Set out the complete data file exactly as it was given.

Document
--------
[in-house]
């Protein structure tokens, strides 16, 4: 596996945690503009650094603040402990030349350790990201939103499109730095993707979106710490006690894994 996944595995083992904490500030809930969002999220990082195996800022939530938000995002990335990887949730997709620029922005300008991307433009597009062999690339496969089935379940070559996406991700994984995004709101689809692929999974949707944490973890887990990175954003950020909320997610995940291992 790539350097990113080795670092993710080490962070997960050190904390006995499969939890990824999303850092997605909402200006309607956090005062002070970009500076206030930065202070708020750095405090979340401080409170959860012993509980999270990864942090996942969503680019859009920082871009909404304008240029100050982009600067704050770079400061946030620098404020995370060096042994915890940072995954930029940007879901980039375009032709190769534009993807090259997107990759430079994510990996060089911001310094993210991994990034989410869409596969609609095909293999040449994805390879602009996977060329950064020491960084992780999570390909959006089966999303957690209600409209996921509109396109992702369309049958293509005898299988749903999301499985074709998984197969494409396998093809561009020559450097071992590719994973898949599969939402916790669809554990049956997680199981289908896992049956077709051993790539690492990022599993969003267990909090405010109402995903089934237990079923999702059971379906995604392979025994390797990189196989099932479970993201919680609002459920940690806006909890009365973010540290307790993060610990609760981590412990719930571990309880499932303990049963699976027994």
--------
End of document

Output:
[in-house]
């Protein structure tokens, strides 16, 4: 596996945690503009650094603040402990030349350790990201939103499109730095993707979106710490006690894994 996944595995083992904490500030809930969002999220990082195996800022939530938000995002990335990887949730997709620029922005300008991307433009597009062999690339496969089935379940070559996406991700994984995004709101689809692929999974949707944490973890887990990175954003950020909320997610995940291992 790539350097990113080795670092993710080490962070997960050190904390006995499969939890990824999303850092997605909402200006309607956090005062002070970009500076206030930065202070708020750095405090979340401080409170959860012993509980999270990864942090996942969503680019859009920082871009909404304008240029100050982009600067704050770079400061946030620098404020995370060096042994915890940072995954930029940007879901980039375009032709190769534009993807090259997107990759430079994510990996060089911001310094993210991994990034989410869409596969609609095909293999040449994805390879602009996977060329950064020491960084992780999570390909959006089966999303957690209600409209996921509109396109992702369309049958293509005898299988749903999301499985074709998984197969494409396998093809561009020559450097071992590719994973898949599969939402916790669809554990049956997680199981289908896992049956077709051993790539690492990022599993969003267990909090405010109402995903089934237990079923999702059971379906995604392979025994390797990189196989099932479970993201919680609002459920940690806006909890009365973010540290307790993060610990609760981590412990719930571990309880499932303990049963699976027994």